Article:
I have just a bit more to say on this process vs. innovation issue, and then I’ll move on. (I have some thoughts on the Intel “comeback” reported by Forbes in their June 4th issue that I will be posting in the next few days.
While most of the Business Week article is very good, it tends to misunderstand the application of process management to business activities. Like many others, the author and maybe even some of the experts quoted are stuck in a paradigm that process management implies rigidity. That is true when it should be, but is not a fundamental tenet of process management. 6-Sigma is based on eliminating variation in processes. If that is what is needed, then 6-Sigma is the right tool. However, all processes do not demand variation minimization as a fundamental goal.
1. Process excellence demands precision, consistency, and repetition. This is flat out not true. Repetitive processes demand those things. Adaptable processes require adaptability. The output of some processes should be precision and consistency. Other processes, the creative process for example, are not looking for precision or consistency, but may desire repeatability. The above statement is an unfortunate example of the misunderstanding of the purpose of using business process to manage activities.
2. The more you hardwire a company to total quality management, the more it is going to hurt breakthrough innovation. Hard to argue with that statement (especially since it was made by a management professor from the Tuck School). However, why do you need to hardwire every functional area within your company to one mindless focus? On what basis would a competent executive decide that a properly managed company should have only one management tool to use to improve performance.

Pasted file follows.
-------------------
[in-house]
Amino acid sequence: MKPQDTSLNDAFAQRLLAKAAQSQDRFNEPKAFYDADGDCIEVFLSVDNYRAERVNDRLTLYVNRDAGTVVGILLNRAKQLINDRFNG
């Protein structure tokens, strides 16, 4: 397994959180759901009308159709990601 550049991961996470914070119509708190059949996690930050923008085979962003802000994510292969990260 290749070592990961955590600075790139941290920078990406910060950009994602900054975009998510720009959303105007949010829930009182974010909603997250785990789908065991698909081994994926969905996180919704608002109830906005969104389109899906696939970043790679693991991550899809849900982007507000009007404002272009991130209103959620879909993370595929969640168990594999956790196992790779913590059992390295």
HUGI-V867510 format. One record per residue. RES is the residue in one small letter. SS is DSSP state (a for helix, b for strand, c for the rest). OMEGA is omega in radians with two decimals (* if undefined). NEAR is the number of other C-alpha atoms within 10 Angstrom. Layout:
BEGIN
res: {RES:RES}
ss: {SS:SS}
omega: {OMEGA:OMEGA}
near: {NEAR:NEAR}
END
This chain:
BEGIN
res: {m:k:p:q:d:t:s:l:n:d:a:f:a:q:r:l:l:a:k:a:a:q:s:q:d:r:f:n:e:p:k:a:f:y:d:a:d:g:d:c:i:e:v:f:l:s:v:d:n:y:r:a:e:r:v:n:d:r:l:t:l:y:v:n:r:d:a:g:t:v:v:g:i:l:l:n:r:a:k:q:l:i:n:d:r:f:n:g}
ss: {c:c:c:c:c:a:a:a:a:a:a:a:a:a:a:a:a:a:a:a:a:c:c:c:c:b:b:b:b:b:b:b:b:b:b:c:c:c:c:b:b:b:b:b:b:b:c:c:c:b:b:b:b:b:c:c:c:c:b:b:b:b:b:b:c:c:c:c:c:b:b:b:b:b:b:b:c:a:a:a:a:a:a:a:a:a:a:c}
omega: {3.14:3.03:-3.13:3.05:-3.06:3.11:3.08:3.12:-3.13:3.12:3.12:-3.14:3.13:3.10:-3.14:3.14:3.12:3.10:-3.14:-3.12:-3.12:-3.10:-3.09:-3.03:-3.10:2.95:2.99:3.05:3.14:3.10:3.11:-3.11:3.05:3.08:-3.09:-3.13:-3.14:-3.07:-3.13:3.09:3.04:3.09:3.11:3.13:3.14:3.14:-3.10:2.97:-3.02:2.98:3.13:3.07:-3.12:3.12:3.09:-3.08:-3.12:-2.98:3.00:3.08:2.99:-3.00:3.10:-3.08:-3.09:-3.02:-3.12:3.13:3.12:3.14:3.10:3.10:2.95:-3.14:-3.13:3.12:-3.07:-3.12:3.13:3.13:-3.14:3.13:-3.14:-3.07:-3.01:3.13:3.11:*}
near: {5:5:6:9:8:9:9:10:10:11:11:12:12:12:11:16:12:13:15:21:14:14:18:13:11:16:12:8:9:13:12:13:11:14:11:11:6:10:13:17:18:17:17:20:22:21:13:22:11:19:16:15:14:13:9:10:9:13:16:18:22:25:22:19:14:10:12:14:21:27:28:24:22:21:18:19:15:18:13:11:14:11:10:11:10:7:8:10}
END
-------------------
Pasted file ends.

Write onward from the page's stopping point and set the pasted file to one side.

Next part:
3. Tom Davenport a management professor at Babson College is quoted as saying, “Process management is a good thing but it has to be leavened a bit with a focus on innovation and [customer relationships. Again, we have an example of someone stating that process management implies rigidity, precision, consistency, etc. This is a myopic and incorrect view of what process management done correctly really means.
4. Process management has no place in growing the top line. That requires innovation and/or acquisition. That’s just not true on its face. To continue to believe that innovation, marketing and sales (all of which drive the top line) cannot be improved with appropriate business process improvement methods is short-sided, ignorant, and competitively limiting.